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Multi-omic Data Integration in Oncology

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Within the next years, we are going to witness dramatic changes in the treatment of cancer patients thanks to molecular and personalized medicine. Routine, genome-wide screening has already entered the clinics to complement and inform diagnosis and therapeutic choices, and it is expected to further benefit ...

Within the next years, we are going to witness dramatic changes in the treatment of cancer patients thanks to molecular and personalized medicine. Routine, genome-wide screening has already entered the clinics to complement and inform diagnosis and therapeutic choices, and it is expected to further benefit from the fast pace of development of multi-omic technologies. Indeed, it is now possible to measure multiple-omic data from the same sample, such as: transcriptomics, genomics (including indels and mutations), proteomics, metabolomics, as well as DNA copy number variants and rearrangements, and DNA/RNA methylation levels. In parallel, large-scale collaborative efforts, such as The Cancer Genome Atlas, have generated and made available to the scientific community petabytes of multi-omic data across different cancer types.

Multi-omic integrative analyses are sought to provide a comprehensive view of cancer mechanisms that disrupt normal cellular functions and lead to disease progression and resistance to therapy. As the majority of molecular aberrations identified in cancer have synergic interactions, it is important to jointly collect and analyze multiple types of data to improve patients’ prognosis and response to therapy. In addition to patients’ data, manually-curated knowledge about cancer processes, provided in the form of pathways, maps of cell signals and metabolism, and protein-protein interaction networks, can be integrated in the analysis as a priori information or a posteriori to guide result interpretation. However, while computational and statistical analyses of single-omics datasets are well established, approaches for integrating multi-omic data are still far from being standardized. To keep up with the pace of data generation and growth of biological knowledge, existing methods should be extended or generalized, and new computational tools need to be proposed to cope with the complexity and multi-level structure of the available information.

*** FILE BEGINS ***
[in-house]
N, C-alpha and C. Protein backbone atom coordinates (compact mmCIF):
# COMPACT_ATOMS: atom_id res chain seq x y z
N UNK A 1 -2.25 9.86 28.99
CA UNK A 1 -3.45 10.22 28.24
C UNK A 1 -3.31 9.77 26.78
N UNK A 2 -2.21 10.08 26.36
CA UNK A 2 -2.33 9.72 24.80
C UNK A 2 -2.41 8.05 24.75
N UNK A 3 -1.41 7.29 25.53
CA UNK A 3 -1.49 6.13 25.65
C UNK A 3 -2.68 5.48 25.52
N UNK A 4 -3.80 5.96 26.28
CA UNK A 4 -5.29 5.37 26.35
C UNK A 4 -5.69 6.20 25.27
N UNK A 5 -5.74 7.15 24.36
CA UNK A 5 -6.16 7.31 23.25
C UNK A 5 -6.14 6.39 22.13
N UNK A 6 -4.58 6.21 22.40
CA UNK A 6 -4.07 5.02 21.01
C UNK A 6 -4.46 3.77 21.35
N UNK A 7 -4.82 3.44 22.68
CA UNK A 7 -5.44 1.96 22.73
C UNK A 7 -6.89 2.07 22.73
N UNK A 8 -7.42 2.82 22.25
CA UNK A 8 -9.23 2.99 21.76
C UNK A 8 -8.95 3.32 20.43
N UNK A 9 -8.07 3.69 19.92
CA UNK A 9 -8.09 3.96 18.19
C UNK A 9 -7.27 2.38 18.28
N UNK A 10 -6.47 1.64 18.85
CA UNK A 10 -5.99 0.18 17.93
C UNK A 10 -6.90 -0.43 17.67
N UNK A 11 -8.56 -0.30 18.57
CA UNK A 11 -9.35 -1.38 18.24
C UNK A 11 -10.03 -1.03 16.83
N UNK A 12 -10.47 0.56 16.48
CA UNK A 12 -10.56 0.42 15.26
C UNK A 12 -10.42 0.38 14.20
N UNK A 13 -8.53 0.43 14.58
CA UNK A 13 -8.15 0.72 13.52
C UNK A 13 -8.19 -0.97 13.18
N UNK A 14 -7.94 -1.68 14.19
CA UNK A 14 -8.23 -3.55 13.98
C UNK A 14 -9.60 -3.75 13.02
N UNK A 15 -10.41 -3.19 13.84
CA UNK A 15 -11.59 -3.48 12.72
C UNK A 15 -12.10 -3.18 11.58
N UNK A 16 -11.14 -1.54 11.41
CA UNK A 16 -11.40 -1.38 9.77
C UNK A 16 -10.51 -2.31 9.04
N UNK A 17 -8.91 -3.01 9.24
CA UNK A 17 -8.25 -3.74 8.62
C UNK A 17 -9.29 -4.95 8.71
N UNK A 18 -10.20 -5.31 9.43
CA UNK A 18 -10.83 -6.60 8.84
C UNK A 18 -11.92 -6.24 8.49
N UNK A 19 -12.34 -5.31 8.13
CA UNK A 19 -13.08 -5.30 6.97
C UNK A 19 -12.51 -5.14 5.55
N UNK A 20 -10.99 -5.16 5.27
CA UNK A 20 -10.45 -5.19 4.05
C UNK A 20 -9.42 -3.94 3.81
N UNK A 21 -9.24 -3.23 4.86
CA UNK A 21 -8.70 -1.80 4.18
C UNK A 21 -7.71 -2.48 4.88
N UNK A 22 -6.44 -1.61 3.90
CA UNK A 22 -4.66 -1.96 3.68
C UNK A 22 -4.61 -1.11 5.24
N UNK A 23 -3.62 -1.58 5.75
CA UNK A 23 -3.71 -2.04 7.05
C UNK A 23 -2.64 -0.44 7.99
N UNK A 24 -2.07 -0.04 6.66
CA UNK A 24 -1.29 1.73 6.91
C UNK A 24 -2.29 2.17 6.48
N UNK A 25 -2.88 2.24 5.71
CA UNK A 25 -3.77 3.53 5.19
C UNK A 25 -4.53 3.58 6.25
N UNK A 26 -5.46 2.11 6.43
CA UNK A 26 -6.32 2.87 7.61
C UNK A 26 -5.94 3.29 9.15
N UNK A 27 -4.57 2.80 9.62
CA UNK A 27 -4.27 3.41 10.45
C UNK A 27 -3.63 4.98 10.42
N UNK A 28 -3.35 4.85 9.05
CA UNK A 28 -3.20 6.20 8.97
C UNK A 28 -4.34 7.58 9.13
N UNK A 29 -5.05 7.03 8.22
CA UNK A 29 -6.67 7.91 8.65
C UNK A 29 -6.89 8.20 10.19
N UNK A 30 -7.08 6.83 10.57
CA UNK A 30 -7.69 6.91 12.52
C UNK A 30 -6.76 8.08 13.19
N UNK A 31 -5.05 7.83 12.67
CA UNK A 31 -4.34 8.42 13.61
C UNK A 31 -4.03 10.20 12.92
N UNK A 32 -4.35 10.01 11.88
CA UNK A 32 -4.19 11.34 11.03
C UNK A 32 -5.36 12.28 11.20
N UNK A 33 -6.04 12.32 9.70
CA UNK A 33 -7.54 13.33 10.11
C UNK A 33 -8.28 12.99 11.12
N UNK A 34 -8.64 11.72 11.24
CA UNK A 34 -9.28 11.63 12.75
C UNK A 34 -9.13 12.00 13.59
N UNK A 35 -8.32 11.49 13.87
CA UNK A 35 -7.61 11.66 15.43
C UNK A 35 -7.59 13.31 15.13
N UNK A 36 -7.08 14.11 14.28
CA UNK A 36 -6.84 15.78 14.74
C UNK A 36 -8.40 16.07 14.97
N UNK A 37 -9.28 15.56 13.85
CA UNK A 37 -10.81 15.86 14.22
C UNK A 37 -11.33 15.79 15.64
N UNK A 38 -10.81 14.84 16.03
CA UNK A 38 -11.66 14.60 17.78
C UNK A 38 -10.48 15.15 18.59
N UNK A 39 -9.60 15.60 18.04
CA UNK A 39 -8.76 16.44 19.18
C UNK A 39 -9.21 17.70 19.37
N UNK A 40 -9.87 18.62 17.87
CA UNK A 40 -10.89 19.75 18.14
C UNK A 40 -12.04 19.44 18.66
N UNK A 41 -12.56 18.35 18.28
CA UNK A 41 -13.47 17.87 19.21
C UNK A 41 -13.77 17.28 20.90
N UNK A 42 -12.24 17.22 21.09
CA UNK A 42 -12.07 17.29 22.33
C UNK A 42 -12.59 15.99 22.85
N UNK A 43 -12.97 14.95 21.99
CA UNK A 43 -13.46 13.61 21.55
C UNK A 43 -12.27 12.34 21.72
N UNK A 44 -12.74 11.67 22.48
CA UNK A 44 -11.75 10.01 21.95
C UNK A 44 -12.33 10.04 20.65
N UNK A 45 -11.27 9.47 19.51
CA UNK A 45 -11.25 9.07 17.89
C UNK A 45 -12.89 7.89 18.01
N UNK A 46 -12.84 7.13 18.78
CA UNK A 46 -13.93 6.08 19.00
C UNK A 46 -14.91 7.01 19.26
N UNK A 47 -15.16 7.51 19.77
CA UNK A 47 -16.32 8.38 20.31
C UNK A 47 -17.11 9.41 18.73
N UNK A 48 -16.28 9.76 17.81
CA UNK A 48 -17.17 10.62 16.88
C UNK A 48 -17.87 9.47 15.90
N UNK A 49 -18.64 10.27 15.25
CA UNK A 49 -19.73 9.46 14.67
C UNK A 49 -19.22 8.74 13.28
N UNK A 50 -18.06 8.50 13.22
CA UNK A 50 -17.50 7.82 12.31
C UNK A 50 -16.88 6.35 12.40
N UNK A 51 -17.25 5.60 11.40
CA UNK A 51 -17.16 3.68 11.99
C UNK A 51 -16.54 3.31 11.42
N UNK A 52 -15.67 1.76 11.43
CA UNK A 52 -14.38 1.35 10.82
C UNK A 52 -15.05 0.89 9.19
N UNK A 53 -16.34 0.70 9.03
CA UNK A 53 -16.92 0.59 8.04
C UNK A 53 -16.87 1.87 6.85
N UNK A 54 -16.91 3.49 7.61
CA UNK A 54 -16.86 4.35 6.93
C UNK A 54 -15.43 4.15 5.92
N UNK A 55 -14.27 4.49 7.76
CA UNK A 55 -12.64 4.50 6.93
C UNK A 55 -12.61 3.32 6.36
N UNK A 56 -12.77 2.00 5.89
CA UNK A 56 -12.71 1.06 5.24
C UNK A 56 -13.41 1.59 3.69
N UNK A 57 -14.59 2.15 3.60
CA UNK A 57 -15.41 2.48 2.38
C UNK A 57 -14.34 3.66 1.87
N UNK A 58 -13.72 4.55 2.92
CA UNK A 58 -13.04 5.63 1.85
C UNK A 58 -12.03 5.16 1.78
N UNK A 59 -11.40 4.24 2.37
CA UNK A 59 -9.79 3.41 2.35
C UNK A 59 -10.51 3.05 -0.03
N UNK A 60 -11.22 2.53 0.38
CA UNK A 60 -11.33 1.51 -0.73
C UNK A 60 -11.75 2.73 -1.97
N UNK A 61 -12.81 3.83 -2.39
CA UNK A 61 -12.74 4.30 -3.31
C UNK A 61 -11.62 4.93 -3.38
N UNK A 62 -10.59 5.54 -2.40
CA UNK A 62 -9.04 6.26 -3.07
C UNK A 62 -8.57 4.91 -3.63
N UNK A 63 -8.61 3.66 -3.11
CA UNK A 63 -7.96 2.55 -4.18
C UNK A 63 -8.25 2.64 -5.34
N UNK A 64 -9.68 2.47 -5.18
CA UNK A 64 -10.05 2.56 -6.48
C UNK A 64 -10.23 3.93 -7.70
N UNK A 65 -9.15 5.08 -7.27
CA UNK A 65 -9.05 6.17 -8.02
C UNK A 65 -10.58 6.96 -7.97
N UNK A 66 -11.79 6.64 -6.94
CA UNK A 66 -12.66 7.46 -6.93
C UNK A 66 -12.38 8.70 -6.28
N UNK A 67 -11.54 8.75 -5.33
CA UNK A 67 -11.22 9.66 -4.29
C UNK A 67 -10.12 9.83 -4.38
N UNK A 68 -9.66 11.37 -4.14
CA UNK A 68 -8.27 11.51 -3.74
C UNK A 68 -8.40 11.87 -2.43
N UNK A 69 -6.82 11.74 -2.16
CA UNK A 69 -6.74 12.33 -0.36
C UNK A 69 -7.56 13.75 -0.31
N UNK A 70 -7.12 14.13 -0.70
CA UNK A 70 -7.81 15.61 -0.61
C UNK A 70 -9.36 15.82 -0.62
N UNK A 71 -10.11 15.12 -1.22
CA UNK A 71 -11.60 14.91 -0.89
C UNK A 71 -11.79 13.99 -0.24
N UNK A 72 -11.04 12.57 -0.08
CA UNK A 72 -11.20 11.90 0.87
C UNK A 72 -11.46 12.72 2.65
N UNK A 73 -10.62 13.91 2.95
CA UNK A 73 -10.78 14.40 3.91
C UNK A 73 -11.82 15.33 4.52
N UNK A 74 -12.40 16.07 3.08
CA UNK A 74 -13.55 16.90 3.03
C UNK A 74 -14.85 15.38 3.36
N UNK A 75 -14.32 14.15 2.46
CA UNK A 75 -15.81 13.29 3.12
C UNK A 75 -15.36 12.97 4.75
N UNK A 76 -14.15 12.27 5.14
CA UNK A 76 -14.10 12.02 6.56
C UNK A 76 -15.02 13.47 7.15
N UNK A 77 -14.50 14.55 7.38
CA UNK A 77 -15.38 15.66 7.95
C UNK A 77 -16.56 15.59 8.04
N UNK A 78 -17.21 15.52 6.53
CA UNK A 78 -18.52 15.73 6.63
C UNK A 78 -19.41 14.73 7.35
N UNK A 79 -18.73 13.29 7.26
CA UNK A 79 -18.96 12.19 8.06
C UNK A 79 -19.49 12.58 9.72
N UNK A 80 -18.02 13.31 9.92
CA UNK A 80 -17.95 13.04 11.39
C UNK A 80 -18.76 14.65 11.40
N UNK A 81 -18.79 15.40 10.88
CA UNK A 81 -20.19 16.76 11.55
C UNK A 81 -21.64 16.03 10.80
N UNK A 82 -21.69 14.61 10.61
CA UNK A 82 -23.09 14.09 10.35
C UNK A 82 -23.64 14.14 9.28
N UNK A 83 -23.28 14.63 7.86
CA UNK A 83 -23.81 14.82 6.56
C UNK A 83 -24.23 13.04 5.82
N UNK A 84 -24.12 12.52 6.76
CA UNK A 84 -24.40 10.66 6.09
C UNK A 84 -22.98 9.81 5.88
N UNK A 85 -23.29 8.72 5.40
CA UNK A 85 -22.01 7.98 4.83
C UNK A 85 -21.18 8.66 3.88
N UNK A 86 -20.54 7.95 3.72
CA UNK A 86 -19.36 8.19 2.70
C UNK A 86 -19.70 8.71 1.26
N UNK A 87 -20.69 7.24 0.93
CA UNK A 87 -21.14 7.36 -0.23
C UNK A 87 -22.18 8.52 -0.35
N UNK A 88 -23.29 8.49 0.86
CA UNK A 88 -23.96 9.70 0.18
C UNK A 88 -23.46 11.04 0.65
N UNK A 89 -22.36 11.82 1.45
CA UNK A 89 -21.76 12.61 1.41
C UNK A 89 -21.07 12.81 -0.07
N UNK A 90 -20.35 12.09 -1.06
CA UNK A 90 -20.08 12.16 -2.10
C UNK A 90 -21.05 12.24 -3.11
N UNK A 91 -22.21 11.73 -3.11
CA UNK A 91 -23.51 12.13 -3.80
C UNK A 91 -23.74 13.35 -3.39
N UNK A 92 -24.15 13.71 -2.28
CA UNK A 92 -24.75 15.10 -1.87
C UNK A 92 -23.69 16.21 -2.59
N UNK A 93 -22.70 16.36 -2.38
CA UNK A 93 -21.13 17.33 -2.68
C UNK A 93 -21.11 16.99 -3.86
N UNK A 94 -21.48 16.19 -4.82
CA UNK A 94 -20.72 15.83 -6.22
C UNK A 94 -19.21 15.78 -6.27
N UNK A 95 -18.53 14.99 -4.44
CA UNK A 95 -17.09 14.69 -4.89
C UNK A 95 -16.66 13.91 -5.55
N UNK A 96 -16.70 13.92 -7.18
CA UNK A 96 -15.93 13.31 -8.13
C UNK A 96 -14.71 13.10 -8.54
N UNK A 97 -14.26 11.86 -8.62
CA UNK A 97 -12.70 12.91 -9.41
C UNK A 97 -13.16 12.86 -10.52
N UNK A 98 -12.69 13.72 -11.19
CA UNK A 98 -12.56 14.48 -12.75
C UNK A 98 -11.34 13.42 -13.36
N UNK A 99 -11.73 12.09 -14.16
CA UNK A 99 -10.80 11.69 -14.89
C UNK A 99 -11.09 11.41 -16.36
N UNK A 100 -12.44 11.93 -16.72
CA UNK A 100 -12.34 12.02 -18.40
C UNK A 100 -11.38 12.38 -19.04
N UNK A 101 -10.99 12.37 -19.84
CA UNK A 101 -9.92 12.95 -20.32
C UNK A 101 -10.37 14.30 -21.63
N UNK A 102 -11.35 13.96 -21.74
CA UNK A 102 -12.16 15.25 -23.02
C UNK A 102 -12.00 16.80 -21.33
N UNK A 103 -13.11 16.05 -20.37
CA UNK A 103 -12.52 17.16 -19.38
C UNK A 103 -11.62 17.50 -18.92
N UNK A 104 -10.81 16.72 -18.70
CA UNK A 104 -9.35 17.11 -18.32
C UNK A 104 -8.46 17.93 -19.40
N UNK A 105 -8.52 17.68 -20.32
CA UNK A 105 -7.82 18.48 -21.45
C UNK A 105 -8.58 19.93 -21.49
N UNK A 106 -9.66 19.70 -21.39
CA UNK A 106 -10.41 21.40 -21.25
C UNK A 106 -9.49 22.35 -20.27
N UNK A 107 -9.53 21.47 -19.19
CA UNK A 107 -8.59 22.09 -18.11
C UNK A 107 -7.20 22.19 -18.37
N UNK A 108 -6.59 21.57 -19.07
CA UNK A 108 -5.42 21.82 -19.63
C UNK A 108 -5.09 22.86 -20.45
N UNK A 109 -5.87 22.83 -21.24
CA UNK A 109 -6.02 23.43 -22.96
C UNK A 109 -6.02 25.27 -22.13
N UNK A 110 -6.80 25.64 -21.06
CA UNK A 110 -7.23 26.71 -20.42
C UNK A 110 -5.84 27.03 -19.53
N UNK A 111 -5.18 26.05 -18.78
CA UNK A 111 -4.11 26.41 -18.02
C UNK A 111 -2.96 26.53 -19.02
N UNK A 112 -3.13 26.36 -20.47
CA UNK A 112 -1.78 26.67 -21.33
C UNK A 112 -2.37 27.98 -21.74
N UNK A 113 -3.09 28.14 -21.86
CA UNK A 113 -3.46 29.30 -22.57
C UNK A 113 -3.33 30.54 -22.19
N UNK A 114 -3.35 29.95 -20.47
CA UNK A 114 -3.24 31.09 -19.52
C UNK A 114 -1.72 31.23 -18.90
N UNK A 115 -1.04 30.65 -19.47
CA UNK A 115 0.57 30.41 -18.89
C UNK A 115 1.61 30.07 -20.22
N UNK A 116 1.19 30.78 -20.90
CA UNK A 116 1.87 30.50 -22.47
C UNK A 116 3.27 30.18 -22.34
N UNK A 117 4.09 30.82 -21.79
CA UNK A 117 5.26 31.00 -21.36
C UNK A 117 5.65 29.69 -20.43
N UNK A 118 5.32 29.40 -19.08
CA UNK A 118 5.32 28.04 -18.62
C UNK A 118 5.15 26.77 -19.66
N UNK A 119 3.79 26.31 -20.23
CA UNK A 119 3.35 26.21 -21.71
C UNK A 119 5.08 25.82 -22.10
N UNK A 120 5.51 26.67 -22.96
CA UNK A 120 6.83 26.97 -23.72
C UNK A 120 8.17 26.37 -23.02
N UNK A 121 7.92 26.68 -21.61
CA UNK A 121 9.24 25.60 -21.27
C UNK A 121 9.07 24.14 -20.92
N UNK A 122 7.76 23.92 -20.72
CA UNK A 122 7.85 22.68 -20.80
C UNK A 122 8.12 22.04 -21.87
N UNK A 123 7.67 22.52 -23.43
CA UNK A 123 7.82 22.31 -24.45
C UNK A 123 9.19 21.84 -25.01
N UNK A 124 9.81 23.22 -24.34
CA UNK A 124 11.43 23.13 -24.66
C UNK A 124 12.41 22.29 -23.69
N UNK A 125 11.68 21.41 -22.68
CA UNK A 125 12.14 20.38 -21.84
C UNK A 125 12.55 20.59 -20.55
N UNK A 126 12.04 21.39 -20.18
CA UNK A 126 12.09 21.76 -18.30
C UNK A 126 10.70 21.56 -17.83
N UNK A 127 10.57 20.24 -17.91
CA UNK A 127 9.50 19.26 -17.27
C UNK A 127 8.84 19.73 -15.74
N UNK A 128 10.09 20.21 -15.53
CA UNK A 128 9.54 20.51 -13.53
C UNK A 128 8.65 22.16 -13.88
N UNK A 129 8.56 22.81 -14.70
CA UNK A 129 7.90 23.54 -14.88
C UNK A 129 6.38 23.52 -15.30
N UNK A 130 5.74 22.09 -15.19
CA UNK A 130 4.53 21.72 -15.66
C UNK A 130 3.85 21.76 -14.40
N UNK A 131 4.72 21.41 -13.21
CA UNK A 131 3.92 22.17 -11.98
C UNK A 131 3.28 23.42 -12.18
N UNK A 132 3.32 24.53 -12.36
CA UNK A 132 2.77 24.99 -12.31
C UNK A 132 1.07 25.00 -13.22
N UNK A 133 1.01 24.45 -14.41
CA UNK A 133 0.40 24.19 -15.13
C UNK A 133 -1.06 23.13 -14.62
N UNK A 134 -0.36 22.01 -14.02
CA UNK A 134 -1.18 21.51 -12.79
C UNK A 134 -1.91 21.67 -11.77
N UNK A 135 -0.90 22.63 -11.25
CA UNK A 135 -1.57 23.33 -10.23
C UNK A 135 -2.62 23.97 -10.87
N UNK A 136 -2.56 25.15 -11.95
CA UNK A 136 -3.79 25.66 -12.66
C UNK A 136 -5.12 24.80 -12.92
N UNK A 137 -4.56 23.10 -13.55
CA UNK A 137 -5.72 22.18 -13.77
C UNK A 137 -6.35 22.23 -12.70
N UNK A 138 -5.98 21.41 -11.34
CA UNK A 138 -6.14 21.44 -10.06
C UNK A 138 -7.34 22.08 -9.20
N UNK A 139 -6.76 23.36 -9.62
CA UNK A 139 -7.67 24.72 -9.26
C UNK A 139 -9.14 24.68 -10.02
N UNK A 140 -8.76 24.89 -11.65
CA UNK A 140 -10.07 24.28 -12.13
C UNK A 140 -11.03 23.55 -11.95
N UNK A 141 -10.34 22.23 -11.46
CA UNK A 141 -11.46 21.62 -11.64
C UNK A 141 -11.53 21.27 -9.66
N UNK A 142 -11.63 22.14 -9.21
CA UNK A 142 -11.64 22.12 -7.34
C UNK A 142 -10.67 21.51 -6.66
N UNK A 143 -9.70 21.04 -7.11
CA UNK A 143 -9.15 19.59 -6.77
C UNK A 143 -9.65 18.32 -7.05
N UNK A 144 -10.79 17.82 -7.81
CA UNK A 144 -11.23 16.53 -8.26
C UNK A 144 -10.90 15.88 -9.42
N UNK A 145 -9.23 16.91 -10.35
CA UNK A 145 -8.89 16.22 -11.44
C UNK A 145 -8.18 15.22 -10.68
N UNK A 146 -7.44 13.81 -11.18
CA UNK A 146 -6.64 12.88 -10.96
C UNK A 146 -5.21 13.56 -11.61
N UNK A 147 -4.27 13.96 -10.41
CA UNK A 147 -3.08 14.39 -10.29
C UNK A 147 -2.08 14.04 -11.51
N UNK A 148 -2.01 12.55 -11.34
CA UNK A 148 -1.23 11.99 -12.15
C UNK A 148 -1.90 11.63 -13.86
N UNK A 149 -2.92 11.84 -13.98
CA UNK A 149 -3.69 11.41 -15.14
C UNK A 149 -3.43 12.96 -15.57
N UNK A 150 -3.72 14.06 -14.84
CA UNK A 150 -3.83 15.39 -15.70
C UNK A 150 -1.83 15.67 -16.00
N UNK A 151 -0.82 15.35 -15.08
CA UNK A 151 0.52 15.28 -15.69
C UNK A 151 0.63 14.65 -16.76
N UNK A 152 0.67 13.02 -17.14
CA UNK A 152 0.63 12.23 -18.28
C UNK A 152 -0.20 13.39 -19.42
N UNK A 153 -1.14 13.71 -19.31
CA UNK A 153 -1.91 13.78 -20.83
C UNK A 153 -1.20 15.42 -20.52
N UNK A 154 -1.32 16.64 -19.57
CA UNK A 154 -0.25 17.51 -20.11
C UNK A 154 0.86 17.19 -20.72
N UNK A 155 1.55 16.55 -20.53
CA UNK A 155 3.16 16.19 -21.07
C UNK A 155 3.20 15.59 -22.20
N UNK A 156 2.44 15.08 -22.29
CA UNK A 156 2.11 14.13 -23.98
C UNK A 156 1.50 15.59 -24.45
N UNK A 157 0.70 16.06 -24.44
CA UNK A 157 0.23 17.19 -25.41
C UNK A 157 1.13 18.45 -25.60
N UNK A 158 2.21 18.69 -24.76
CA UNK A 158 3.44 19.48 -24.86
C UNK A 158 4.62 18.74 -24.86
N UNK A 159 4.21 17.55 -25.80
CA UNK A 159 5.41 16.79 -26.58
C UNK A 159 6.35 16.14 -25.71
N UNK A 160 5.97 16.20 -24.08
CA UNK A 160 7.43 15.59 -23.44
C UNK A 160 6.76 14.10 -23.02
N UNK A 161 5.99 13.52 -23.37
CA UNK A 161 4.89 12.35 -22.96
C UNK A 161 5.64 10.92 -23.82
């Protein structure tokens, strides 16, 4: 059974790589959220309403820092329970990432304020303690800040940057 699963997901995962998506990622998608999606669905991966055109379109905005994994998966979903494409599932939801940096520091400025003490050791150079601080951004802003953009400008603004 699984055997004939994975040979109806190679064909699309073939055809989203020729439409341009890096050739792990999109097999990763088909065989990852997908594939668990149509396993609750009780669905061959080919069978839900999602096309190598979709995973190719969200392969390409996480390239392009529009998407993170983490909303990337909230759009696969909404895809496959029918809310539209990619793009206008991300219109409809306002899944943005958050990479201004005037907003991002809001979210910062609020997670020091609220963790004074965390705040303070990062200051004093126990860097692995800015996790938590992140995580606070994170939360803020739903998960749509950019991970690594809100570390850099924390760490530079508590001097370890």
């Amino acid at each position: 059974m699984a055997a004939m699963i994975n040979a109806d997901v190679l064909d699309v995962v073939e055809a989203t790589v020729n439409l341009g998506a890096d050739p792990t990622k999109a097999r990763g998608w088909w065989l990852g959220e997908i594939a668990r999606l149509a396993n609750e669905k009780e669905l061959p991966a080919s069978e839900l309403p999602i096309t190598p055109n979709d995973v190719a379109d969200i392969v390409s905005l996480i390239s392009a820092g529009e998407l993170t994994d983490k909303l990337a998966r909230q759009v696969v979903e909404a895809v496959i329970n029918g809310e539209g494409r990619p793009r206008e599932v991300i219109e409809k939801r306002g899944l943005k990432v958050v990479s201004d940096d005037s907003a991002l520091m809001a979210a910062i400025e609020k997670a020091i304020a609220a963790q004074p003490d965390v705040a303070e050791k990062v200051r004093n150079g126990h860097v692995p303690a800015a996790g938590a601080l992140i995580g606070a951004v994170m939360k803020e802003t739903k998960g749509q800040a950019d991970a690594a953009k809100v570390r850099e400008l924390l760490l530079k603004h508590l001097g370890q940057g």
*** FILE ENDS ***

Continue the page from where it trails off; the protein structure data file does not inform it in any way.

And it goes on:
While the majority of the data generated so far are from bulk tumors (i.e. heterogeneous mixtures of cells), the breakthroughs in single-cell technologies have enabled the generation of multi-omic data from single cells. Integrative, single-cell analyses hold the promise to disentangle the cellular and spatial diversity of the whole tumor microenvironment and characterize the plasticity and functional diversity of tumor-infiltrating immune cells. However, the sparsity, noise and high dimensionality of these data, as well as the limited maturity and standardization of the available tools, pose additional challenges in the analysis of single-cell multi-omics.

To fully unlock the potential of multi-omics in oncology, computational and statistical methods for single-cell and bulk data need to be optimized or developed ad hoc to cope with specific challenges like data harmonization, integration, and joint analysis. In this Research Topic, we welcome submissions of Original Research articles, Reviews and Mini-Reviews that provide new insights into the following topics in the fields of oncology and immuno-oncology:

1. Multi-omic network and pathway analyses;
2. Bioinformatic tools for multi-omic data integration and visualization;
3. Statistical models for multi-omic data integration;
4. Integration of single-cell and bulk omic data;
5. Joint analysis of multi-omic single-cell data;
6. Integrative pan-cancer studies;
7. Multi-omic biomarker discovery;
8. Prediction of therapeutic response from multi-omic data integration;
9. Integration of high-throughput and spatially-resolved data;
10. Multi-omic data integration for prediction of tumor antigens.


Keywords: Data integration, multi-omic models, network analysis


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